Faced with the twin motivations of the climate crisis and the need to drastically reduce reliance on Russian natural gas, earlier this week Germany announced an ambitious new public transport scheme. For three months from June, all transport across the country will cost just €9 (£7.70, $9.60) per month. Ridiculous, we know.
Which means an uber-low-cost train trip through Germany should be on everyone’s bucket list this summer. But where should you go? Well, that’s why we’re here.
Now, there are obviously a few T&Cs when it comes to the €9 pass. The key thing is that it doesn’t apply to all trains – it’s only valid on Deutsche Bahn routes operated by Regional Bahn (RB), Regional Express (RE), S-bahn and U-bahn. In other words, it doesn’t apply to high-speed routes like the Inter City Express (ICE).
But fear not, there are still many, many trains included in the pass. So, within those limits, here are five rail journeys you should definitely have on your to-do list over the next few months.
Berlin U-1: Friedrichshain to Charlottenburg
Not all U-bahns are underground: take Berlin’s majestic U-1, for instance. Ride this gorgeous line between Friedrichshain and Charlottenburg and it’ll take you over the River Spree via the iconic two-storey Oberbaum Bridge, then whizz you through Kreuzberg on the overhead line. Needless to say, it’s one of Berlin’s prettiest and most scenic train routes.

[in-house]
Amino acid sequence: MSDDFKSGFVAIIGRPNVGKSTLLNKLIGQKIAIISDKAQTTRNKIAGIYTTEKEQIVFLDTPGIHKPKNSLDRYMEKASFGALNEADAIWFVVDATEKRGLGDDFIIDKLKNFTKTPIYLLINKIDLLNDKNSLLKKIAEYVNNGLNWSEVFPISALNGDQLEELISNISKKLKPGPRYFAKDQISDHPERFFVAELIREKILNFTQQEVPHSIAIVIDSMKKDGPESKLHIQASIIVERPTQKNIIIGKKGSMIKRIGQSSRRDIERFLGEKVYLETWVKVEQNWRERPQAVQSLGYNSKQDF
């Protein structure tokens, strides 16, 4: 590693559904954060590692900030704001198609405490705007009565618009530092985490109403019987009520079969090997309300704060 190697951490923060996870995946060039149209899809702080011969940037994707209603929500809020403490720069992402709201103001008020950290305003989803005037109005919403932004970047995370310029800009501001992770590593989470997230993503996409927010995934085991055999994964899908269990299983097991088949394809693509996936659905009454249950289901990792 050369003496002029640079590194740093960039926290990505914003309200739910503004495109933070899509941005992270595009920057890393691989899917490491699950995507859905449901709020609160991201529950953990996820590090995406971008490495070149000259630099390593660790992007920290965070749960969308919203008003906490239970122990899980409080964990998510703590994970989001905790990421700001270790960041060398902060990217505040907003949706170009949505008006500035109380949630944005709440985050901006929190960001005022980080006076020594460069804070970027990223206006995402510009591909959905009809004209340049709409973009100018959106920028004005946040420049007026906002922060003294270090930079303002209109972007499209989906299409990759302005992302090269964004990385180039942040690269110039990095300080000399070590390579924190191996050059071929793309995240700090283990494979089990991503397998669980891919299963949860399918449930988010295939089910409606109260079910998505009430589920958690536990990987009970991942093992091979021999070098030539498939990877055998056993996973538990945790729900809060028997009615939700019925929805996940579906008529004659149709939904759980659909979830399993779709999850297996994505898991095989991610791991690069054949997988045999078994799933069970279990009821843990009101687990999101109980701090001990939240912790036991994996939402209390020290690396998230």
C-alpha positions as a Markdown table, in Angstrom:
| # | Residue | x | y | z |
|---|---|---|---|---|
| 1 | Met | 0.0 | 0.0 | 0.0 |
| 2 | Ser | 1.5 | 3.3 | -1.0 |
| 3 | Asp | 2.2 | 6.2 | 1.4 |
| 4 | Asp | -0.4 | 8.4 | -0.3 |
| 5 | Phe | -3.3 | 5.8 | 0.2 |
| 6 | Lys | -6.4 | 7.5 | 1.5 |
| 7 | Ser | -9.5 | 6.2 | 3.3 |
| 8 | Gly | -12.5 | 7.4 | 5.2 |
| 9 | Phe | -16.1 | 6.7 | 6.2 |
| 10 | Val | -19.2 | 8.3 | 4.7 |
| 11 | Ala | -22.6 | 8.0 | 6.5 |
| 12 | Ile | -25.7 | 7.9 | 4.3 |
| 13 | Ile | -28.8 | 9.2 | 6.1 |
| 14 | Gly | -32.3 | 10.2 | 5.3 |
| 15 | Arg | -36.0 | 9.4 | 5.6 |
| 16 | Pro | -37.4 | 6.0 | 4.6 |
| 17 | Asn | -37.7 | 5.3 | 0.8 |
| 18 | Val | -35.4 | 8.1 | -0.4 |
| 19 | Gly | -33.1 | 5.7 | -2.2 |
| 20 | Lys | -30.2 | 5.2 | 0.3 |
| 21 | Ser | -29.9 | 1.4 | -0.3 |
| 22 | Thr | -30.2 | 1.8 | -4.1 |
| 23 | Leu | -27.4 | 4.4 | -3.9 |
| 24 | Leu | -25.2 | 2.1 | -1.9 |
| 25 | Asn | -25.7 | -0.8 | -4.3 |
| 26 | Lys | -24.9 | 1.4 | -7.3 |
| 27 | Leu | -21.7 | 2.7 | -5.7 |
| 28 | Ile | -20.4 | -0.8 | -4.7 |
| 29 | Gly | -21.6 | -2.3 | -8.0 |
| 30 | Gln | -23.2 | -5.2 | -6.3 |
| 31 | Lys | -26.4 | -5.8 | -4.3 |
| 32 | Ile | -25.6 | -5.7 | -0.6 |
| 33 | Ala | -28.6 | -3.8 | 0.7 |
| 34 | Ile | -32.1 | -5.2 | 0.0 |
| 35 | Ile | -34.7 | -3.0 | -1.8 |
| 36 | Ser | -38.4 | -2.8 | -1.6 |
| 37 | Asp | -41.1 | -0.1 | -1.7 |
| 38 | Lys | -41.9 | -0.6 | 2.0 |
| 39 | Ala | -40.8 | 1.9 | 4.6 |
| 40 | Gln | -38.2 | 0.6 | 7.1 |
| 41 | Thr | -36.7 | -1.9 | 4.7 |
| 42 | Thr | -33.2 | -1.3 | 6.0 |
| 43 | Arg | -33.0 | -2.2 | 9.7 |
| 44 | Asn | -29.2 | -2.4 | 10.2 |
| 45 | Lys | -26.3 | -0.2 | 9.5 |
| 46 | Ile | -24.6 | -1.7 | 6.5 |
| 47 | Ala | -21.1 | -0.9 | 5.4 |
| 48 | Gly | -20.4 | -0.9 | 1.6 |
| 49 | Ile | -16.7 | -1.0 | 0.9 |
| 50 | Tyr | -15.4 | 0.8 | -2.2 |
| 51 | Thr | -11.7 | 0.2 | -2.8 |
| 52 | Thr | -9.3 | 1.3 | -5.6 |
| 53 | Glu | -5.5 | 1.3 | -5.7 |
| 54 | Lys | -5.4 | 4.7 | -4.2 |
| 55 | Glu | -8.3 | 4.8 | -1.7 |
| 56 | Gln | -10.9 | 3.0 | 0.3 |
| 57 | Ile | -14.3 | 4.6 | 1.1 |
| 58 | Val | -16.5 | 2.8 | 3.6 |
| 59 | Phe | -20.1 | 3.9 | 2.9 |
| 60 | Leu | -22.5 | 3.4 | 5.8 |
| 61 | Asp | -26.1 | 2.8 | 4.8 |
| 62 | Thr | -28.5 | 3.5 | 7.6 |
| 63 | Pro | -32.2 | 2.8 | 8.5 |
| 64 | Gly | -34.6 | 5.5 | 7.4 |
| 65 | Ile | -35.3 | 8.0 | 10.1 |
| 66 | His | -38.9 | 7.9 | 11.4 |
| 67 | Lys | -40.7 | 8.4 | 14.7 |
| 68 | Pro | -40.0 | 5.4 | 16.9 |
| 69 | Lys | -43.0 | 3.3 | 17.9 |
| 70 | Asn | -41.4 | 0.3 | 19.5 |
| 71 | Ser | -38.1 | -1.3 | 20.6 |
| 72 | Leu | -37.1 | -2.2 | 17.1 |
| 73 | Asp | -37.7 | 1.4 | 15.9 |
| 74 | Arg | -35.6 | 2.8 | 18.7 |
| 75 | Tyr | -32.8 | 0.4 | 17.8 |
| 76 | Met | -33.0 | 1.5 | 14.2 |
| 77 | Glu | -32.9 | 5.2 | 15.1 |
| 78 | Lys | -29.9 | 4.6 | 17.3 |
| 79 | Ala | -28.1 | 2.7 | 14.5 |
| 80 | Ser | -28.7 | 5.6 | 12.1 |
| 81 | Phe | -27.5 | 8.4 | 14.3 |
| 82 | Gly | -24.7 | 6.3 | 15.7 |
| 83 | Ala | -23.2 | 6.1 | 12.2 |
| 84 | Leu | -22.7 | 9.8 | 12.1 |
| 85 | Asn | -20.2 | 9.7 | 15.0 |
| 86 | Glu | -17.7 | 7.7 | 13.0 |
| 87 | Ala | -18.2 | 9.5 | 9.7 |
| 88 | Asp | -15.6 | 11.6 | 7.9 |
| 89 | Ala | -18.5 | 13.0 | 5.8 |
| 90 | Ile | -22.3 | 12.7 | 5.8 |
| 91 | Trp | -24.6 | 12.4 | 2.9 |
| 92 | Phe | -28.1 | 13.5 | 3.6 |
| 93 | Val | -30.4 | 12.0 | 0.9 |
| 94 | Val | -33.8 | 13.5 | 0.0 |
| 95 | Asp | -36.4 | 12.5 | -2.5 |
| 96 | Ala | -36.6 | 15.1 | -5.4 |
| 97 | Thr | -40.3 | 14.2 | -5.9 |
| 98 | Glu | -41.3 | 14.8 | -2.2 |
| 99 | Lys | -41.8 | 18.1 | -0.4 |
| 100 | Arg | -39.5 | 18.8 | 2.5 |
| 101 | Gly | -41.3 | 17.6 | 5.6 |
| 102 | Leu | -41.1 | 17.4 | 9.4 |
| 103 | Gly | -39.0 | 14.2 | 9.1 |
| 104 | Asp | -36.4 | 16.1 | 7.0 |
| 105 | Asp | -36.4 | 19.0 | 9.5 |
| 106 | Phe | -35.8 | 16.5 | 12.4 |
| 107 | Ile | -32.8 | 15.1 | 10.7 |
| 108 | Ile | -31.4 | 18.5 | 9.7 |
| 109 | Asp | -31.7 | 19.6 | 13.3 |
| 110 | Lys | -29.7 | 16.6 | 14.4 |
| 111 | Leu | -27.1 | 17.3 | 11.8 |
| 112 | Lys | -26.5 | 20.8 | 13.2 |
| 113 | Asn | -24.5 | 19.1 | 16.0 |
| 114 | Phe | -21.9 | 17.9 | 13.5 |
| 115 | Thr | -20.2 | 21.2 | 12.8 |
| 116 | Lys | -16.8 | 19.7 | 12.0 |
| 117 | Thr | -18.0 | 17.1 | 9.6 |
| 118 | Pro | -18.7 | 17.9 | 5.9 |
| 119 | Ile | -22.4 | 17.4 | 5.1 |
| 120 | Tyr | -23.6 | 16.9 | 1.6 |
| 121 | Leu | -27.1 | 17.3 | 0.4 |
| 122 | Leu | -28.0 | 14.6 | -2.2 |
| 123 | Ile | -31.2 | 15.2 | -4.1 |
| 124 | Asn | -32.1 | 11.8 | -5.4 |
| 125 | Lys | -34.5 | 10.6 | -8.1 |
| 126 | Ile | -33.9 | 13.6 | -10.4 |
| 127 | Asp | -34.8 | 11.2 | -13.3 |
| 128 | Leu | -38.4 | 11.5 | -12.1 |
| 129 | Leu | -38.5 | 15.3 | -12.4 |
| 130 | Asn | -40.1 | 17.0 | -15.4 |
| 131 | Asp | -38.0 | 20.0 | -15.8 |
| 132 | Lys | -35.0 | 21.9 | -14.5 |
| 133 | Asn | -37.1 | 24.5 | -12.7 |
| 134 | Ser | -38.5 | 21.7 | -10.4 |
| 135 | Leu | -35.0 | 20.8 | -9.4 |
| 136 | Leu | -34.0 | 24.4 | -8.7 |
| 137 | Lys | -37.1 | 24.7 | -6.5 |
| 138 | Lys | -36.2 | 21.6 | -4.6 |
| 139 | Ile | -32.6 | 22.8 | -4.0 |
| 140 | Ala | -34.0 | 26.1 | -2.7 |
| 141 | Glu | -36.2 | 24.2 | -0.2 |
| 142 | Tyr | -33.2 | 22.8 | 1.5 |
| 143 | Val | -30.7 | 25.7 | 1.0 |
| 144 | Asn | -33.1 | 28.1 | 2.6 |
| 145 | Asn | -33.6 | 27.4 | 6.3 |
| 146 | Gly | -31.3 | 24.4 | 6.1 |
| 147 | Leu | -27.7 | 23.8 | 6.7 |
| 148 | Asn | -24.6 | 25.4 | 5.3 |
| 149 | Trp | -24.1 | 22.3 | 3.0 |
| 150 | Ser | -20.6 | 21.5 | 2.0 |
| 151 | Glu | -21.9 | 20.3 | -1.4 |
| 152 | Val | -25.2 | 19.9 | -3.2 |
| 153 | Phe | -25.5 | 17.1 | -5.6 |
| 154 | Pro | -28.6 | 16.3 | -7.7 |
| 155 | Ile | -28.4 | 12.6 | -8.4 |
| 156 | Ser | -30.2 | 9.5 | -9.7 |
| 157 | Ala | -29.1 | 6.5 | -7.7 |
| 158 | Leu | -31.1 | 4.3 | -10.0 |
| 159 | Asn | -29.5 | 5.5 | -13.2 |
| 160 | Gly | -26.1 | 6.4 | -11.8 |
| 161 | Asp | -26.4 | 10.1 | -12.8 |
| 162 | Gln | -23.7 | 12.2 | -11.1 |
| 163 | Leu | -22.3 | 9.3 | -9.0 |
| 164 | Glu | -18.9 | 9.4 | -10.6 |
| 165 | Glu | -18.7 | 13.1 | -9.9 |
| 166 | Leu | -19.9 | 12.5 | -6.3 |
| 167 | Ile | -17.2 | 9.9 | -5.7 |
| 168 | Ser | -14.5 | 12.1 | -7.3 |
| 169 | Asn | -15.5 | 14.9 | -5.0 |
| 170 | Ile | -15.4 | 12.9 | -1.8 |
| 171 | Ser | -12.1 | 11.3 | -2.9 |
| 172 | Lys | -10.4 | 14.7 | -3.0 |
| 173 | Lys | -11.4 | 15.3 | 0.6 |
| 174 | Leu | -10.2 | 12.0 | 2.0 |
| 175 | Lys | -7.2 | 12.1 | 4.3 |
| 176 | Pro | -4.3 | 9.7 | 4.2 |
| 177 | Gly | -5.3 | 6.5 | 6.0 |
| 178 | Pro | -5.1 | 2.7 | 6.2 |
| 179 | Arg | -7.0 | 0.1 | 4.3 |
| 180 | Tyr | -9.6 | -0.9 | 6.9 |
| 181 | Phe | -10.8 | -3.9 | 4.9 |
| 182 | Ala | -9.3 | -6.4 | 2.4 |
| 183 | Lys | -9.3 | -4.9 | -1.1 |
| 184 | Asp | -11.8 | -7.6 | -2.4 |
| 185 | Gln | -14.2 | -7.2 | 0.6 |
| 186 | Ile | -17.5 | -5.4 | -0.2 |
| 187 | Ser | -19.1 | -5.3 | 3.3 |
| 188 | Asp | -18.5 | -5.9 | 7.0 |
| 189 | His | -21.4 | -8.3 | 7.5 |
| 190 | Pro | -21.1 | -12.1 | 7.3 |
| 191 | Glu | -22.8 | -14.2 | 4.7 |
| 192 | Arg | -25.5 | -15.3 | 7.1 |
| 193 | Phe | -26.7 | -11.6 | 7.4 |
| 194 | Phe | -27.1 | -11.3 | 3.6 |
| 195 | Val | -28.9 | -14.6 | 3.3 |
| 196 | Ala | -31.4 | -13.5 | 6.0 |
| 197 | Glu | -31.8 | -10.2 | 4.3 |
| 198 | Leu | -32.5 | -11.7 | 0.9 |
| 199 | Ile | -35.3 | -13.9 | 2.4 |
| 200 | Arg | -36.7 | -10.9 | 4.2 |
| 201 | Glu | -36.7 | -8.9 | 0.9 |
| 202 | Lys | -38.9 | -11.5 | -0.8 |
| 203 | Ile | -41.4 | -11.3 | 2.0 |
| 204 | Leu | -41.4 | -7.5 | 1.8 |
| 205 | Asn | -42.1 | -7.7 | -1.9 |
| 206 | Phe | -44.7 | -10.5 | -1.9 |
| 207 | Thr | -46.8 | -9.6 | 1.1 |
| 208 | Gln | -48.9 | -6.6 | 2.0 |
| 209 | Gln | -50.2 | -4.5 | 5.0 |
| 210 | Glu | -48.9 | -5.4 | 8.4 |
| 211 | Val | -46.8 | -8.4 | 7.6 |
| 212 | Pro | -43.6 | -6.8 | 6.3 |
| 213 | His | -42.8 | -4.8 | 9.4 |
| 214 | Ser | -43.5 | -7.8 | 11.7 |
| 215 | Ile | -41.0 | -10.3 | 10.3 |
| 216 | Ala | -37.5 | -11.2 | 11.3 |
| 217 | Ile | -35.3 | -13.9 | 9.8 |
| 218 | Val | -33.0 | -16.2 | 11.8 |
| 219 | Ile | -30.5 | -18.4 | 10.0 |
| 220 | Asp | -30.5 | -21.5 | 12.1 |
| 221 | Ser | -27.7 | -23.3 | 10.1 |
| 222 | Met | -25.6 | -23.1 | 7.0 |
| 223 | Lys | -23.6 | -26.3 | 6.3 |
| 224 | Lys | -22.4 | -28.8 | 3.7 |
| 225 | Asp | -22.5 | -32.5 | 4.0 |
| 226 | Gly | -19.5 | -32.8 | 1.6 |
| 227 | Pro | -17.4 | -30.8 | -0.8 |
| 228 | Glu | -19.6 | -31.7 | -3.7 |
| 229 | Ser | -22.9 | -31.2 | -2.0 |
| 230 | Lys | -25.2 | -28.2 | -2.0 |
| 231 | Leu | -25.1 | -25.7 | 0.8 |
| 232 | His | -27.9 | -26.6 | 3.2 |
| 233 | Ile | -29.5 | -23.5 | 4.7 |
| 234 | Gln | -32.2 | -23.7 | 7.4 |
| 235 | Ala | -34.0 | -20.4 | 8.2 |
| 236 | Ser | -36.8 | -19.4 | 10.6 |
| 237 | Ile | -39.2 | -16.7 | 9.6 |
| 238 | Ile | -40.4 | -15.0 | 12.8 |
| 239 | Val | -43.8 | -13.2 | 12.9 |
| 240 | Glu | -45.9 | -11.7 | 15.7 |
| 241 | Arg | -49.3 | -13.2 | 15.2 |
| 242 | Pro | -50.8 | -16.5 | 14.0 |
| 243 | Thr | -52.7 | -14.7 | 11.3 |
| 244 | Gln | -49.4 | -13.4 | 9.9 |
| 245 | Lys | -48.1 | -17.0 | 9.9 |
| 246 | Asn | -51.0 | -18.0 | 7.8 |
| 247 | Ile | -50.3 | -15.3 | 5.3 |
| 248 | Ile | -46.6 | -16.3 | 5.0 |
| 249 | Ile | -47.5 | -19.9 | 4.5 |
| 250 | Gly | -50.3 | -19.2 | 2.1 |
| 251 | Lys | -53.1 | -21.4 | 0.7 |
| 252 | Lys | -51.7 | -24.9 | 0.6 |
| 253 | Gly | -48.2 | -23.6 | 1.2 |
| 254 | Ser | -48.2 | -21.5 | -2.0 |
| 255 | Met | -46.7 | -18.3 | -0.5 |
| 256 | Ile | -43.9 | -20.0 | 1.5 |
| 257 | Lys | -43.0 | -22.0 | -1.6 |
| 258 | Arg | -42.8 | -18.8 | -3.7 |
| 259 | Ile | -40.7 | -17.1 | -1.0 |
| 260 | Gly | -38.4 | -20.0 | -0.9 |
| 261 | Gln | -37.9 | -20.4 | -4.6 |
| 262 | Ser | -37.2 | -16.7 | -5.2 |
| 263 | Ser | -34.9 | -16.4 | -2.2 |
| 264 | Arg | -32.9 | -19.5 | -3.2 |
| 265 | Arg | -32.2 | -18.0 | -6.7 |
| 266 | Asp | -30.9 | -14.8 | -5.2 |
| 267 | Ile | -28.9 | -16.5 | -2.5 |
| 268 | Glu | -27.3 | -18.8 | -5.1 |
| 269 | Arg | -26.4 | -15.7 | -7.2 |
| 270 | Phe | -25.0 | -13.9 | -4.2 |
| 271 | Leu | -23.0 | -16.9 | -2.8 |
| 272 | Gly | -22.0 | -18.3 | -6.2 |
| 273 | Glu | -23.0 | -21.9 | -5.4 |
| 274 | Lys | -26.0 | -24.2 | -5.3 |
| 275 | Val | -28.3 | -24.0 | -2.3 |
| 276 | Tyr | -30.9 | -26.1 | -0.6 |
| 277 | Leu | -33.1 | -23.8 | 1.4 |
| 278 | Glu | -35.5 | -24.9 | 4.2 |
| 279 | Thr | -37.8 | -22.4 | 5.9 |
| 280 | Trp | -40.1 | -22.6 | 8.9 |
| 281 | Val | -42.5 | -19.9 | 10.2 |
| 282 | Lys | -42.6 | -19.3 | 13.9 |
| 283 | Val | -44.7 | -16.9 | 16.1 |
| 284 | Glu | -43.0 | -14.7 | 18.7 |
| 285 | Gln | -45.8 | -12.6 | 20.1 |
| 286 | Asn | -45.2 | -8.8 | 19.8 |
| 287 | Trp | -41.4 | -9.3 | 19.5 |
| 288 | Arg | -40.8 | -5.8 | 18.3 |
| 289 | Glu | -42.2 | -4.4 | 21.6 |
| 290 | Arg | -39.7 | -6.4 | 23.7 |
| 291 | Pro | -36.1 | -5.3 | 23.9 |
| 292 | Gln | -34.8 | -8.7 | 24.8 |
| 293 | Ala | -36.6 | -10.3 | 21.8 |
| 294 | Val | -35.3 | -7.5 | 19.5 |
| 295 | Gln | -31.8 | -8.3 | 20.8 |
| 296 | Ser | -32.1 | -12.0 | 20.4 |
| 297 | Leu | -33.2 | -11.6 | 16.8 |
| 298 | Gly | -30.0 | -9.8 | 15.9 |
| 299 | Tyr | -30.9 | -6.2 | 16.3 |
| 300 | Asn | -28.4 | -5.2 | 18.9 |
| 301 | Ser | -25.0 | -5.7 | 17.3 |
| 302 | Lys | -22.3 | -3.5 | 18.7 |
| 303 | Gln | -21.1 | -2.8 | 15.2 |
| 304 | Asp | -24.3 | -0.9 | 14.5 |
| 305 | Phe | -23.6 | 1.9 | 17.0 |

Black Forest Railway
Winding its way through the towering pines of the Black Forest, this majestic route passes mighty rock formations, rolling grassy hills and picturesque hamlets. It runs between Offenburg and Hornberg, eventually opening out onto the vast turquoise waters of Lake Constance.
West Rhine Railway
Taking you from Cologne to Mainz via the stunningly pretty town of Koblenz, this line follows the Rhine river past vineyards and a Unesco World Heritage Site (the Rhine Gorge). Be careful, however, as many Cologne-Mainz routes are run by ICE. One RE service – which is included in the €9 pass – runs per hour.
Hamburg to Sylt
A long, thin island jutting out into the North Sea, Sylt is known for its lengthy beaches and blustery dunes. It’s reachable from Hamburg via the RE6, which takes just over three hours and features a notably gorgeous, desolate journey over the causeway that links Sylt with the German mainland.
Munich to Garmisch-Partenkirchen
Explore rural Bavaria and tranquil Alpine foothills on the Munich to Garmisch-Partenkirchen line, which takes an hour and 20 minutes to get from one of Germany’s largest cities to the Austrian border. The RB6 leaves from Munich Hauptbahnhof and picks its way past Lake Starnberg and Murnauer Moos (central Europe’s biggest area of marshland) before winding up at the hiking – and, in winter, skiing – destination Garmisch-Partenkirchen.
Did you see that an exciting new high-speed Paris-Berlin train will launch next year?